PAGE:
Election could stoke US marijuana market, sway Congress
Cannabis initiatives on the ballot in multiple states will draw voters who could influence other races, including the tight U.S. Senate battle in Arizona
Voters in four states from different regions of the country could embrace broad legal marijuana sales on Election Day, and a sweep would highlight how public acceptance of cannabis is cutting across geography, demographics and the nation’s deep political divide.
The Nov. 3 contests in New Jersey, Arizona, South Dakota and Montana will shape policies in those states while the battle for control of Congress and the White House could determine whether marijuana remains illegal at the federal level.
Already, most Americans live in states where marijuana is legal in some form and 11 now have fully legalized the drug for adults — Alaska, California, Oregon, Washington, Nevada, Colorado, Michigan, Illinois, Massachusetts, Maine, and Vermont. It’s also legal in Washington, D.C.
In conservative Mississippi, voters will consider competing ballot proposals that would legalize medicinal marijuana, which is allowed in 33 states.
Nick Kovacevich, CEO of KushCo Holdings, which supplies packaging, vape hardware and solvents for the industry, called the election “monumental” for the future of marijuana.
New Jersey, in particular, could prove a linchpin in the populous Northeast, leading New York and Pennsylvania toward broad legalization, he said.
“It’s laying out a domino effect … that’s going to unlock the largest area of population behind the West Coast,” Kovacevich said.
The cannabis initiatives will draw voters to the polls who could influence other races, including the tight U.S. Senate battle in Arizona.
In Colorado, one supporter of legal cannabis could lose his seat. Republican Sen. Cory Gardner, who is struggling in an increasingly Democratic state where some in the industry have lost faith in his ability to get things done in Washington.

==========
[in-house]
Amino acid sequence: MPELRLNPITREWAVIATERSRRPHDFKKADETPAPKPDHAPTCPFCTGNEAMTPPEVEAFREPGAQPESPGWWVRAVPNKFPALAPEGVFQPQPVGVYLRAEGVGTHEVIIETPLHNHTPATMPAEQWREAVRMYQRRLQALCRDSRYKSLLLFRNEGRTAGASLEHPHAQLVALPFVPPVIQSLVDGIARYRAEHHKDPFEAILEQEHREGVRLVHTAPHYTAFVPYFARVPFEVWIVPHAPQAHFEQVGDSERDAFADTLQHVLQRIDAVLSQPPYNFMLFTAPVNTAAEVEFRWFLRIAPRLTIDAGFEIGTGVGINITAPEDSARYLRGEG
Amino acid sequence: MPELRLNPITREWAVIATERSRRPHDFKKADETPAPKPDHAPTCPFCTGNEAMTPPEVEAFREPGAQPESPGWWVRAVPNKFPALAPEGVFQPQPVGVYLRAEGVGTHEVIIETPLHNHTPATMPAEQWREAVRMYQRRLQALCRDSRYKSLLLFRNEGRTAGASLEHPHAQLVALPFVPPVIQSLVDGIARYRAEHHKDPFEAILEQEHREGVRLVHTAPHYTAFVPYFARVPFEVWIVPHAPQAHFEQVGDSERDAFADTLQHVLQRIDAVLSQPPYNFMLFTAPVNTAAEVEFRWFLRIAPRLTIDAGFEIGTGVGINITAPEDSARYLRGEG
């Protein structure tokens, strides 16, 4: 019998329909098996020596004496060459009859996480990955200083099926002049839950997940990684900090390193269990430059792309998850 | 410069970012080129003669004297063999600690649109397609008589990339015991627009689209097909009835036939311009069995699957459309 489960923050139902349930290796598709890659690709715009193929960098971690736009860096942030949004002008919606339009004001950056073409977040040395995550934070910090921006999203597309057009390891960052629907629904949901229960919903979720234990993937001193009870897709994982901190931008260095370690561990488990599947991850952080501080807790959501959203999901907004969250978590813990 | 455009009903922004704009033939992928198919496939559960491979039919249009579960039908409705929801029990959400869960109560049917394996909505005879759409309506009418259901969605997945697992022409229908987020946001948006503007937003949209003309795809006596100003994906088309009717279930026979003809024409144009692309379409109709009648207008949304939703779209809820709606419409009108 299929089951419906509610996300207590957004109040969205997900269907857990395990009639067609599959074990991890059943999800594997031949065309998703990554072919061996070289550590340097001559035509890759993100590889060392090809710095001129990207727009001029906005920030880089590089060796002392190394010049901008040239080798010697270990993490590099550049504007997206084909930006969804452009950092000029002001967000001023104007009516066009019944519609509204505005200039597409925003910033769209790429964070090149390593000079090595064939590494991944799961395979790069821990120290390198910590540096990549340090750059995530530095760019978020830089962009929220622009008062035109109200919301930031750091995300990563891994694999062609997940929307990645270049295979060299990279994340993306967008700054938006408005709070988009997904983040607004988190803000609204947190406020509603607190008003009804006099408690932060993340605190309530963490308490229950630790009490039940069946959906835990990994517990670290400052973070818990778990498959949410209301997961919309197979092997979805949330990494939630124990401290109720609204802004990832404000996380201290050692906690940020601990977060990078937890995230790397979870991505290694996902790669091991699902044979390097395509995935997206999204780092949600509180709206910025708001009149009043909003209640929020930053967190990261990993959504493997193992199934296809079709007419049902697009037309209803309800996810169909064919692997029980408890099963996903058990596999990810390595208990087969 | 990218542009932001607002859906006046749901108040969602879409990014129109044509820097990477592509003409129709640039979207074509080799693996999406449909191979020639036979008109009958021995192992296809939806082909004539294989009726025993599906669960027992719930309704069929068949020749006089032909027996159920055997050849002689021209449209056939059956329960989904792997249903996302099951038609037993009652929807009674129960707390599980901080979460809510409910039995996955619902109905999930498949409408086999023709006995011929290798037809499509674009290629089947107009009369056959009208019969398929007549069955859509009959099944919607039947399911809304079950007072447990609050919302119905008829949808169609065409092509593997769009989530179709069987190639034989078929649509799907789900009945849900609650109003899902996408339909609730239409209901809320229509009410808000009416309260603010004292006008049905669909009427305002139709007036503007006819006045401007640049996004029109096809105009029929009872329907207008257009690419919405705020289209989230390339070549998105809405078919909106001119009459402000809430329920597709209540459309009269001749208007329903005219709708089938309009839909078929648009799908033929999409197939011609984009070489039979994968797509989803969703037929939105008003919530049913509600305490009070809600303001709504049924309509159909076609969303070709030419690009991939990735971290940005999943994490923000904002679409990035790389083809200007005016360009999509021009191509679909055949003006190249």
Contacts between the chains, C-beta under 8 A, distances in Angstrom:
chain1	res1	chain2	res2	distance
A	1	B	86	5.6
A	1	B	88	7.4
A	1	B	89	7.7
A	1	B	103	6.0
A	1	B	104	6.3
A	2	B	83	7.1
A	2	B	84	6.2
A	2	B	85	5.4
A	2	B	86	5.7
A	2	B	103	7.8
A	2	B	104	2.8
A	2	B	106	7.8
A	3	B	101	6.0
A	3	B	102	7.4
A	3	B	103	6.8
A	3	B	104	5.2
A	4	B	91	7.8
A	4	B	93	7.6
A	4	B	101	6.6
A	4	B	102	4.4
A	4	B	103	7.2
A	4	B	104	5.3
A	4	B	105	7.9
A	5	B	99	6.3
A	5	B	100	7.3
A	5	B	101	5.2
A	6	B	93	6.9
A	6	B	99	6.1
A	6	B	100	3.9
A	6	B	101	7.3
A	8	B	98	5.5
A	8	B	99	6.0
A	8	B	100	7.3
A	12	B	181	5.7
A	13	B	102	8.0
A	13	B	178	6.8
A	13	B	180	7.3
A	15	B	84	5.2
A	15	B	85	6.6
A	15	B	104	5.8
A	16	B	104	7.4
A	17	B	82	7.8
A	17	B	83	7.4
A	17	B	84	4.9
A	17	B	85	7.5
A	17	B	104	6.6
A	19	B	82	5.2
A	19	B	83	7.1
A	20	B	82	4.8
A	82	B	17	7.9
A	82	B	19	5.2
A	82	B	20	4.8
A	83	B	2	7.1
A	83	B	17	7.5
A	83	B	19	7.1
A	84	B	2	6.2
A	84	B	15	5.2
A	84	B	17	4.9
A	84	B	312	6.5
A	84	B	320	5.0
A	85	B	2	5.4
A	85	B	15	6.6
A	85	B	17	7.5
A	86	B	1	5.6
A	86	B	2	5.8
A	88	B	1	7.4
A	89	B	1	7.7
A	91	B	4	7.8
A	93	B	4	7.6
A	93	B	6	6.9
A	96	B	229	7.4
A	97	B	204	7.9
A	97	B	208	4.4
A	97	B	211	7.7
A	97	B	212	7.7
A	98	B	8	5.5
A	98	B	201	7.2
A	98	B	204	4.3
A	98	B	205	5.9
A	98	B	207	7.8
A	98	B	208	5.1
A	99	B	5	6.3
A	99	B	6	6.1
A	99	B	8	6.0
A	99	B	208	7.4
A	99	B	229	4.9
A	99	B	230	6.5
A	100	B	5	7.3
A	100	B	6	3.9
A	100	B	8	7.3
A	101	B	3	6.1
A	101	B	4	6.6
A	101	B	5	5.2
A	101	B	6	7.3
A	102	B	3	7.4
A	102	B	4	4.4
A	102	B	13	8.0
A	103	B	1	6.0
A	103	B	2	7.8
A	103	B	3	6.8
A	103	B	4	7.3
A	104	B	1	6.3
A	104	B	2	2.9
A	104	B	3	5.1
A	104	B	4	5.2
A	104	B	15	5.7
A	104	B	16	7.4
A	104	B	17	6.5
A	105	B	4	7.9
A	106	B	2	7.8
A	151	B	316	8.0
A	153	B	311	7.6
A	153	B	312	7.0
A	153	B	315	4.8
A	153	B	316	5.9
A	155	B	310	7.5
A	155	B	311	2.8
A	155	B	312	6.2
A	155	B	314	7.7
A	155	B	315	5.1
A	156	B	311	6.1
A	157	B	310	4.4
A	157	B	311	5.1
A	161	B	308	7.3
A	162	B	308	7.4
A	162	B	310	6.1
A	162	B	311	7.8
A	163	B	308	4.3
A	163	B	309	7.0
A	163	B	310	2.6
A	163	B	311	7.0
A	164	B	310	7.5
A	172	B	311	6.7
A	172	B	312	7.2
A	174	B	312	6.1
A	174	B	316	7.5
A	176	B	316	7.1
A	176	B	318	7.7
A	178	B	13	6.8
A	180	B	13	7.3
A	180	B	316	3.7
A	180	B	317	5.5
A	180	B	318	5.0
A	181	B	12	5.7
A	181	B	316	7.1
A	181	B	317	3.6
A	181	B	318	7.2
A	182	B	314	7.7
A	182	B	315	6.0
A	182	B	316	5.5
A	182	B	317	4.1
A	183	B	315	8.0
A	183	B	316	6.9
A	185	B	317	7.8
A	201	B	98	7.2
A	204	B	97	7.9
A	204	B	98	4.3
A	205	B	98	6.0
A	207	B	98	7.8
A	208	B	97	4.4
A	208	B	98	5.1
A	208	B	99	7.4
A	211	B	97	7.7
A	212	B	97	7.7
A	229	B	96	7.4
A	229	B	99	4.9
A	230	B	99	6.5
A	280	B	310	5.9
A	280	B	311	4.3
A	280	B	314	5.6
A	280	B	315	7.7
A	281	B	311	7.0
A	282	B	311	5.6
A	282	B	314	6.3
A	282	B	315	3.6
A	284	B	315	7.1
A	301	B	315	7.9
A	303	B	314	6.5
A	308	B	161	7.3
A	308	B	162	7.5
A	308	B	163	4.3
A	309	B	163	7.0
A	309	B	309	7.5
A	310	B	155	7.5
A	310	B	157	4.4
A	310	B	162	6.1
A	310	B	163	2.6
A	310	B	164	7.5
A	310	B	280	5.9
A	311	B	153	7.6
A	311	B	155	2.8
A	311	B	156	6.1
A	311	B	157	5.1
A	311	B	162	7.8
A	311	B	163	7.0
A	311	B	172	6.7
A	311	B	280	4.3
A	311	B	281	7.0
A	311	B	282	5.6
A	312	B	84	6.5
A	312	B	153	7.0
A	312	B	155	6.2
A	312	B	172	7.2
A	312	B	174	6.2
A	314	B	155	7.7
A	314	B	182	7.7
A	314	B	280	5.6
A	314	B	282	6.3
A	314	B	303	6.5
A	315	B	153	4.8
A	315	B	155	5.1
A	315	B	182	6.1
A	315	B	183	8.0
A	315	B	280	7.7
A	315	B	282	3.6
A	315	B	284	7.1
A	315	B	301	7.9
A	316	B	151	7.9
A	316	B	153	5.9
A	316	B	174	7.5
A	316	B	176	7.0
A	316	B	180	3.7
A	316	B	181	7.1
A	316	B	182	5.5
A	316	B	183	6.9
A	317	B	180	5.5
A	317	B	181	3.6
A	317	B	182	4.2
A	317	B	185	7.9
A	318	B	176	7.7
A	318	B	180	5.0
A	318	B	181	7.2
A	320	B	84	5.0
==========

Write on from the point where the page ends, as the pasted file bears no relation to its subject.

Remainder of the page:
Despite the spread of legalization in states and a largely hands-off approach under President Donald Trump, the Republican-controlled Senate has blocked cannabis reform, so under federal law marijuana remains illegal and in the same class as heroin or LSD. That has discouraged major banks from doing business with marijuana businesses, which also were left out in the coronavirus relief packages.
“Change doesn’t come from Washington, but to Washington,” said Steve Hawkins, executive director of the Marijuana Policy Project. “States are sending a clear message to the federal government that their constituencies want to see cannabis legalization.”
The presidential election could also influence federal marijuana policy, though the issue has been largely forgotten in a campaign dominated by the pandemic, health care and the nation’s wounded economy.
Trump’s position remains somewhat opaque. He has said he is inclined to support bipartisan efforts to ease the U.S. ban on marijuana but hasn’t established a clear position on broader legalization. He’s appointed attorneys general who loath marijuana, but his administration has not launched crackdowns against businesses in states where pot is legal.
Joe Biden has said he would decriminalize — but not legalize — the use of marijuana, while expunging all prior cannabis use convictions and ending jail time for drug use alone. But legalization advocates recall with disgust that he was a leading Senate supporter of a 1994 crime bill that sent droves of minor drug offenders to prison.